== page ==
22 October 2008

Neoclassical architecture

Paul M. Weyrich, of the Free Congress Foundation, is a fan, not only of rail transportation, but also of neoclassical architecture, as evidenced here: A Celebration of Railroads and Architecture. I am completely in agreement with him in his advocacy of train travel, which I am convinced needs to be favoured over air travel for short and intermediate distances. I am more ambivalent over his sweeping claim, following Prince Charles, that "classical architecture is a tribute to God Almighty."

Union Station, Washington (1907)
Union Station, Washington, DC


I have been to Washington's Union Station at least twice, most recently in July of last year. It was designed by architect Daniel Burnham, well known for his contribution to the World's Columbian Exposition in 1893 and his Plan of Chicago in 1909. I am pleased that this magnificent structure was successfully preserved and restored. Furthermore, I am happy to admit that all architecture is in some fashion a manifestation of God's creative intent that his image-bearing creatures should shape their environments in distinctive ways.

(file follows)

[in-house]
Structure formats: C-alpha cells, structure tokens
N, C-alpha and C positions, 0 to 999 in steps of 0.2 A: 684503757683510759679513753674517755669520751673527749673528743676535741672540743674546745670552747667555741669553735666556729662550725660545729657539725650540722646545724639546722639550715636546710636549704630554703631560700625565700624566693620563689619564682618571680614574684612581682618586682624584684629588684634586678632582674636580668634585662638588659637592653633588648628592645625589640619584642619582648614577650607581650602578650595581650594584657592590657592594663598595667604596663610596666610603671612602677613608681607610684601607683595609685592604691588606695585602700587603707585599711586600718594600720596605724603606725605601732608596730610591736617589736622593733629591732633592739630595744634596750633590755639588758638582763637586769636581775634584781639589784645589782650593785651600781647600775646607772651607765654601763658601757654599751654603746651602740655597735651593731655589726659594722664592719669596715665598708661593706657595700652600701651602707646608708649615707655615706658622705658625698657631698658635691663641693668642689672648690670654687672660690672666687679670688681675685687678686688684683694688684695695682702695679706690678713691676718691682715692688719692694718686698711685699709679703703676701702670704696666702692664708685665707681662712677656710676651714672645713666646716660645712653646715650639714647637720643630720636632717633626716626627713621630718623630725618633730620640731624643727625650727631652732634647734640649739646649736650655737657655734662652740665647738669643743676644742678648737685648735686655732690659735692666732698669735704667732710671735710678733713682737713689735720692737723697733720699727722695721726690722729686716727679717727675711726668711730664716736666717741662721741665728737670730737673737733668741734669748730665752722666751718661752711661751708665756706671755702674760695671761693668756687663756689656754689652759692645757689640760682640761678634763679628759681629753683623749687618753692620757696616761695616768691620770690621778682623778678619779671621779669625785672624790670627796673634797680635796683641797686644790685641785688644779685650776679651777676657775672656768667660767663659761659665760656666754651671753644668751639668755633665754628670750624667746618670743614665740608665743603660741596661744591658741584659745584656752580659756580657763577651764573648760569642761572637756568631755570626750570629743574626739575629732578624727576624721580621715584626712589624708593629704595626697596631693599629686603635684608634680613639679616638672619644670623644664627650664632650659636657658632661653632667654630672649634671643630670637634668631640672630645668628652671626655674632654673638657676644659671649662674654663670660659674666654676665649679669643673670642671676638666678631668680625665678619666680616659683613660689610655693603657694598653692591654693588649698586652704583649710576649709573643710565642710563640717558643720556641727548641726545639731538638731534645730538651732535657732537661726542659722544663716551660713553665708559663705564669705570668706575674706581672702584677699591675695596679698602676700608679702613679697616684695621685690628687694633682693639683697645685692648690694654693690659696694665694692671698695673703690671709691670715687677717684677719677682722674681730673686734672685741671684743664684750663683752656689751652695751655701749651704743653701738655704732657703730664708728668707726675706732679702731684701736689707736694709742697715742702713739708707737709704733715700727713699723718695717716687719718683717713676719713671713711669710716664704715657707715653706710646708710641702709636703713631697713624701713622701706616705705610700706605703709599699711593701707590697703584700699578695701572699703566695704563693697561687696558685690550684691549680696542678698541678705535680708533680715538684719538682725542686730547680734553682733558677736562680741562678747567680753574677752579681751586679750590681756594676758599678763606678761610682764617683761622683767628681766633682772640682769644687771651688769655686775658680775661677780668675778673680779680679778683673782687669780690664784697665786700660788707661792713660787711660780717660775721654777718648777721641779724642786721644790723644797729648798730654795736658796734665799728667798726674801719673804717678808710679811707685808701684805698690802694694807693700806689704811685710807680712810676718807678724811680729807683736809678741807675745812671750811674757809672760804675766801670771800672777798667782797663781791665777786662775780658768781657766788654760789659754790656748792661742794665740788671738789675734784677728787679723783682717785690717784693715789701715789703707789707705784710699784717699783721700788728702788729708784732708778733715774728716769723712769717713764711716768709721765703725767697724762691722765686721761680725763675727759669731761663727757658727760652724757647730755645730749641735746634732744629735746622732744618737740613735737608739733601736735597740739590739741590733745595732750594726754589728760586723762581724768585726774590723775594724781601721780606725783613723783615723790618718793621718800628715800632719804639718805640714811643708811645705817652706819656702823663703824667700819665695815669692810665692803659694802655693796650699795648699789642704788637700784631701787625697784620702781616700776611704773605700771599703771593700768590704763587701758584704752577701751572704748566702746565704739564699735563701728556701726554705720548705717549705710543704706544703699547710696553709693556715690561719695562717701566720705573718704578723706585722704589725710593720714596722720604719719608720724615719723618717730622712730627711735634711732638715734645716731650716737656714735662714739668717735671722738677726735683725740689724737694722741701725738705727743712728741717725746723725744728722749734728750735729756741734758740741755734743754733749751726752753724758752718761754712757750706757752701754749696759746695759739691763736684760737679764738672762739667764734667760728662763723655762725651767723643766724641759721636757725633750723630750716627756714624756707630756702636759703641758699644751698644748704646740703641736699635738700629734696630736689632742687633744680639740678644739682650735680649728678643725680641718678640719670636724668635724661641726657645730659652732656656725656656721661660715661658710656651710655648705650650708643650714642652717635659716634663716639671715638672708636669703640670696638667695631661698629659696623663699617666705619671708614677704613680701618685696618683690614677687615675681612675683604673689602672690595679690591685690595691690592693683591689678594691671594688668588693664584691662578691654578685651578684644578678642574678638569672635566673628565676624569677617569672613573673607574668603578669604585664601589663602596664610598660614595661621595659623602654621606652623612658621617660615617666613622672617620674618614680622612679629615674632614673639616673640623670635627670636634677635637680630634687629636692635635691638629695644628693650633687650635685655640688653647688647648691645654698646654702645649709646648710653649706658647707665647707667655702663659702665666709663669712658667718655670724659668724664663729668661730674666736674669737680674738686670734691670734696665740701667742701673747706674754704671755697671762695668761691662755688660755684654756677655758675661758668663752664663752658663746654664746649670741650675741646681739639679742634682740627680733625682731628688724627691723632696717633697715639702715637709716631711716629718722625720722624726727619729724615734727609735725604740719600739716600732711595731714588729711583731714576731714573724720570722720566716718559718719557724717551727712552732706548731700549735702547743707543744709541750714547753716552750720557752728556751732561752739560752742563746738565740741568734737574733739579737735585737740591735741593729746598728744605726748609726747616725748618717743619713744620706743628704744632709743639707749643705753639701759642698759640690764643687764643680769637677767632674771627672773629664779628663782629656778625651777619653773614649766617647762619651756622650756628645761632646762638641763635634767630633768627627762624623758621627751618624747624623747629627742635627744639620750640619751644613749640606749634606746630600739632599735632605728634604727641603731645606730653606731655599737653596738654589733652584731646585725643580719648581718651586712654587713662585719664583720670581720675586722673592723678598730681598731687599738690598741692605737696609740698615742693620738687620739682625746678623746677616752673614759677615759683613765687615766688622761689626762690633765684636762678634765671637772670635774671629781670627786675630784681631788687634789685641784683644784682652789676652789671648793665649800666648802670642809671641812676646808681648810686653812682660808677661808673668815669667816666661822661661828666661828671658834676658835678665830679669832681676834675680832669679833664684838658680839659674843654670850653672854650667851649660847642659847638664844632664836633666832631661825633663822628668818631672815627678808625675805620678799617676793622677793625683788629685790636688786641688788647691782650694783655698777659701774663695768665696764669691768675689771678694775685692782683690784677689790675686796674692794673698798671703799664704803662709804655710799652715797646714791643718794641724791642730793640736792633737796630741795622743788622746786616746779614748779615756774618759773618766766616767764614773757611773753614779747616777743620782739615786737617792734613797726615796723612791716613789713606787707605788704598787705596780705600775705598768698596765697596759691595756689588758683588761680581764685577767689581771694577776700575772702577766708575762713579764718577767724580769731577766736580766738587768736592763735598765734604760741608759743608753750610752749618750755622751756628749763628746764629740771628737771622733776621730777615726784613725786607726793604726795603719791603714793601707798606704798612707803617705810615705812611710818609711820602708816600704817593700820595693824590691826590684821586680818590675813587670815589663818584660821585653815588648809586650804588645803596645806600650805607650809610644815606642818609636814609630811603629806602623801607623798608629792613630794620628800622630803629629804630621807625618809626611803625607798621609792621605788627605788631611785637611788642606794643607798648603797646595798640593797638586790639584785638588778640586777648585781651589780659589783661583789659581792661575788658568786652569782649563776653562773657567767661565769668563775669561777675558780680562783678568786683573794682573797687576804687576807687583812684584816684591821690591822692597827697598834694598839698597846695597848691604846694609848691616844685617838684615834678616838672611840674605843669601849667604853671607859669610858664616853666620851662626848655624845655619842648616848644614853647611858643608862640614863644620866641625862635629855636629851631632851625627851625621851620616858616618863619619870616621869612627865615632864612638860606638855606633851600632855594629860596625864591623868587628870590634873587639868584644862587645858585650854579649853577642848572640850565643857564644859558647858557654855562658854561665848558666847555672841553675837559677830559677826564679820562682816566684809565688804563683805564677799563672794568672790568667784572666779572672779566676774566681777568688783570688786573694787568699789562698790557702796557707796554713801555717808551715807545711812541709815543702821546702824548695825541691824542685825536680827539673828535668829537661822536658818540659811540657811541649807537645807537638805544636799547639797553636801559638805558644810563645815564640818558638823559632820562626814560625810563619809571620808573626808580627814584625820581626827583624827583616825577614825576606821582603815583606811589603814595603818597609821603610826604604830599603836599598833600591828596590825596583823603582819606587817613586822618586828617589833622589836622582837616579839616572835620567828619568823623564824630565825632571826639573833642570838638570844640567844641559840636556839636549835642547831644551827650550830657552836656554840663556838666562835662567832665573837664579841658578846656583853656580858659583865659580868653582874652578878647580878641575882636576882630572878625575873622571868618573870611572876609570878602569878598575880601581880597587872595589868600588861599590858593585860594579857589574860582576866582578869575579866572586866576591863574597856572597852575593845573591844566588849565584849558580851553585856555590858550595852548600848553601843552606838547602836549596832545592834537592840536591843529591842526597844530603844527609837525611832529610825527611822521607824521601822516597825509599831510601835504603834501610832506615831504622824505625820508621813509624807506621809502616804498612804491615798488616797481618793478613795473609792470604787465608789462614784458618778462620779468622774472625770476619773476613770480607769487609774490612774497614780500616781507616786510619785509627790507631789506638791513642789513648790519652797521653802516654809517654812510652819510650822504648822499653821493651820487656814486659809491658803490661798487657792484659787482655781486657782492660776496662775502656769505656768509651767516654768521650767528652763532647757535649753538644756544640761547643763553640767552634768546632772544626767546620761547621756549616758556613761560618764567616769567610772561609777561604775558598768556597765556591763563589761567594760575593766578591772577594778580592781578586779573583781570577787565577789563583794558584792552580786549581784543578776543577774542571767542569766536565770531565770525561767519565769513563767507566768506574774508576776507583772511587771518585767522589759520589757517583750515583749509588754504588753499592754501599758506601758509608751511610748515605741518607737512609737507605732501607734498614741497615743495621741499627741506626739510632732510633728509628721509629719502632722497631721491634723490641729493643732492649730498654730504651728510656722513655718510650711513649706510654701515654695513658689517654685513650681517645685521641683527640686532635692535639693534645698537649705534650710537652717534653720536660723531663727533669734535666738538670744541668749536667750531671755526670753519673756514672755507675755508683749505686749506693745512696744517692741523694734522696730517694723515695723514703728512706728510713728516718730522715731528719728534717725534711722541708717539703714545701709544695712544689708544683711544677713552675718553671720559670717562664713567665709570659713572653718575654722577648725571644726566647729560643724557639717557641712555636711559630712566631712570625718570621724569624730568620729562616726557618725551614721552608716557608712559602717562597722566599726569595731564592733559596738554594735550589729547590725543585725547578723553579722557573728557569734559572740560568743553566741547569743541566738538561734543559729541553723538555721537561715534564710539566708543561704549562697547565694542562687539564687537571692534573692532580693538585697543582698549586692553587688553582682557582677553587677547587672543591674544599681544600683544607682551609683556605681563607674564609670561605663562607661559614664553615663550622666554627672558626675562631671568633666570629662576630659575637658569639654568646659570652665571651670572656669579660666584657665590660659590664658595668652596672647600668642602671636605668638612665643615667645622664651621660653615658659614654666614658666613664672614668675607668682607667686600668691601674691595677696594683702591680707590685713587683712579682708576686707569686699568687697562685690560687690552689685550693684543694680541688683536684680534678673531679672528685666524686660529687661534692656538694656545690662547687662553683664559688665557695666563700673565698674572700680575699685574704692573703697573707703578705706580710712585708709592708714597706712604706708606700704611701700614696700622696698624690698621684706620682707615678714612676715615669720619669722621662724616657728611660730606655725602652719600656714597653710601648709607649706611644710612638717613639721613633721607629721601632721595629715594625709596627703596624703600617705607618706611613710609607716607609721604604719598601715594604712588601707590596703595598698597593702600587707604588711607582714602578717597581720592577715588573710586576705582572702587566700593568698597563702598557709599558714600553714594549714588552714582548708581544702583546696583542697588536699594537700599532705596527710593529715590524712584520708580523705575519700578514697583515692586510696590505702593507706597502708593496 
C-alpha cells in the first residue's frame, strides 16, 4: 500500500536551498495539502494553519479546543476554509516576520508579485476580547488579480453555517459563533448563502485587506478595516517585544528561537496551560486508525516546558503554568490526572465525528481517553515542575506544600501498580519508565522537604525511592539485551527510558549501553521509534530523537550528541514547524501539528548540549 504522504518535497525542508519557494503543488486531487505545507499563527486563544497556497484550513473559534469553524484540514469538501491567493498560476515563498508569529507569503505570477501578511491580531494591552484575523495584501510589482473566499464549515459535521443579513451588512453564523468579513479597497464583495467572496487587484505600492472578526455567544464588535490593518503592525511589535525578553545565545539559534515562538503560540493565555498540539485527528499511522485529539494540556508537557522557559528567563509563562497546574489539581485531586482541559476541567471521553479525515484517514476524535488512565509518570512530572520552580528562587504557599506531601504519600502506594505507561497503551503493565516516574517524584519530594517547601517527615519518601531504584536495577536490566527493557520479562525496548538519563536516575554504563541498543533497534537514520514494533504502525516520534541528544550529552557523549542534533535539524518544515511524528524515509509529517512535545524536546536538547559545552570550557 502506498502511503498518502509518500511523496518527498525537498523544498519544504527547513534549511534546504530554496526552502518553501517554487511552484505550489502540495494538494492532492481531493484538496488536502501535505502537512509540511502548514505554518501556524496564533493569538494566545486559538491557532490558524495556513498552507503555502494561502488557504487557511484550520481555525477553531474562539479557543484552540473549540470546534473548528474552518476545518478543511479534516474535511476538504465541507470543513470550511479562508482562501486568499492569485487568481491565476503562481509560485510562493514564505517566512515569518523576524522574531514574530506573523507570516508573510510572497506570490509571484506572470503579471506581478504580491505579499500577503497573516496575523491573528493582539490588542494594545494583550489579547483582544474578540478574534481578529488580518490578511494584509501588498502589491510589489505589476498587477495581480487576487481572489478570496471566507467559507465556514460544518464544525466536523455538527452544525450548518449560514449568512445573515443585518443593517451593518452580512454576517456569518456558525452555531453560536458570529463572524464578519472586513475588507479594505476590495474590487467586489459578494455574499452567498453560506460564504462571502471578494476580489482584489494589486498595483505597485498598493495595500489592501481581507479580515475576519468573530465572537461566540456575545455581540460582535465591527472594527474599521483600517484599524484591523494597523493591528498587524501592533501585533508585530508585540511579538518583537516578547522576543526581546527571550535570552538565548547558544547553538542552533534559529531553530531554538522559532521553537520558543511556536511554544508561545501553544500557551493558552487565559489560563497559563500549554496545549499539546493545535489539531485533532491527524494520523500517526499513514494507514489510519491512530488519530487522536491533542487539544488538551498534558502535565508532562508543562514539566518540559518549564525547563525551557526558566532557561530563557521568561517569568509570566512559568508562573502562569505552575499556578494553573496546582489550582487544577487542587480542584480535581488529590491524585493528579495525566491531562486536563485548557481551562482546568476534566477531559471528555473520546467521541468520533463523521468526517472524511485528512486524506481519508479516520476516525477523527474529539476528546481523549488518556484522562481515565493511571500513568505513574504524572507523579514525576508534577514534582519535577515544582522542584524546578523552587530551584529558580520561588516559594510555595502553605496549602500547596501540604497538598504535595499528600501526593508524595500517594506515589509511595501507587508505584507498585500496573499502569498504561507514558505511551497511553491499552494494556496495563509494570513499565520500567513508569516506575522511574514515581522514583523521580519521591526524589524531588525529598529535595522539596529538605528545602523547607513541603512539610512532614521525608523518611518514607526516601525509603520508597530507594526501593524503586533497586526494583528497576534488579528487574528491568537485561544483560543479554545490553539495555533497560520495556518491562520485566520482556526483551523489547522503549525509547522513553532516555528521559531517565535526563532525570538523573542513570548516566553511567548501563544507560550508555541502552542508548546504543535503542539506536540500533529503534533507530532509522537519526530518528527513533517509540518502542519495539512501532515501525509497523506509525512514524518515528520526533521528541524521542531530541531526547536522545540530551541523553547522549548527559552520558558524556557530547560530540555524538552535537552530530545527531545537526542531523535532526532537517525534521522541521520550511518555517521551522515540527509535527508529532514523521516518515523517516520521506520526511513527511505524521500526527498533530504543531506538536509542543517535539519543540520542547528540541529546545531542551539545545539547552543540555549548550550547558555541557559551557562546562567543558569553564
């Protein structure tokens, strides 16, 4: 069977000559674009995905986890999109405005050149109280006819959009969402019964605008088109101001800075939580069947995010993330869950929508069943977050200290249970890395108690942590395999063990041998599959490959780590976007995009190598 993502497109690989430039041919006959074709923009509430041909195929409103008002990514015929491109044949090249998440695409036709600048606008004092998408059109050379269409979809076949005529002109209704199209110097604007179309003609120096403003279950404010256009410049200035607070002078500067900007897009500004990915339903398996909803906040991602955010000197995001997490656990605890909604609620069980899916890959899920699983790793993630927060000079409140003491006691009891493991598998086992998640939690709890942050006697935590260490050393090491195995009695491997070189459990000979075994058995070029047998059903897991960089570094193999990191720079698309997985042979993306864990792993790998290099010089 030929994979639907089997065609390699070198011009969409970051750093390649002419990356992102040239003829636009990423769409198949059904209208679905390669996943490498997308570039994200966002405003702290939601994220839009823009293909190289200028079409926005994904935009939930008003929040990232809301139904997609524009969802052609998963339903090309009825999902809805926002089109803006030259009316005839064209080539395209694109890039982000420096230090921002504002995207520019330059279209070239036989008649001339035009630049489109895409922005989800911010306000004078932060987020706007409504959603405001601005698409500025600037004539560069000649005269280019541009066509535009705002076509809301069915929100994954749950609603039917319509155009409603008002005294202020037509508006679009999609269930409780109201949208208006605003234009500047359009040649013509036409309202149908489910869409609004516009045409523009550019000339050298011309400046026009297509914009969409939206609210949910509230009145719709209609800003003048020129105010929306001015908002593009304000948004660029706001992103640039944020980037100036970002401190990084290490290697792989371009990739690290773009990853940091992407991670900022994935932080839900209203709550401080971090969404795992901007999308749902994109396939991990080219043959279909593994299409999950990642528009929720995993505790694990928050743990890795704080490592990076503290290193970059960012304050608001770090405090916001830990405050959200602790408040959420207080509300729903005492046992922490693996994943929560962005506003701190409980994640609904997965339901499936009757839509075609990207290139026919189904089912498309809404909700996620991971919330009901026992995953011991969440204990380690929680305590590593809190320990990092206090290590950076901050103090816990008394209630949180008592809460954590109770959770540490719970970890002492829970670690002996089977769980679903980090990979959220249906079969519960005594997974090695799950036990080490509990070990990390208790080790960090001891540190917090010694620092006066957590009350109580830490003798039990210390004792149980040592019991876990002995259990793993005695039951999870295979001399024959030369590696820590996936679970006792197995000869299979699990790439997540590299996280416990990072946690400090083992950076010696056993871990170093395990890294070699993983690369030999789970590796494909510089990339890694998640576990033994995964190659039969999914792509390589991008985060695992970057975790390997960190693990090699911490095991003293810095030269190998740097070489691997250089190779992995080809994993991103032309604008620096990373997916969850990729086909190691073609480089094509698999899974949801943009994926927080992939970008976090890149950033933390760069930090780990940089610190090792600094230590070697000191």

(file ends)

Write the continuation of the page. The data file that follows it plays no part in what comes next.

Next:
Yet architectural fashions also reflect the religious worldviews of the architects themselves, as well as of the larger culture that nurtures them. One looks in vain for Weyrich to recognize that neoclassicism in art and architecture was motivated by an effort more to recover the vaunted glories of pagan Greece and Rome than to honour God. Weyrich's conservatism could stand to be a bit more nuanced here.

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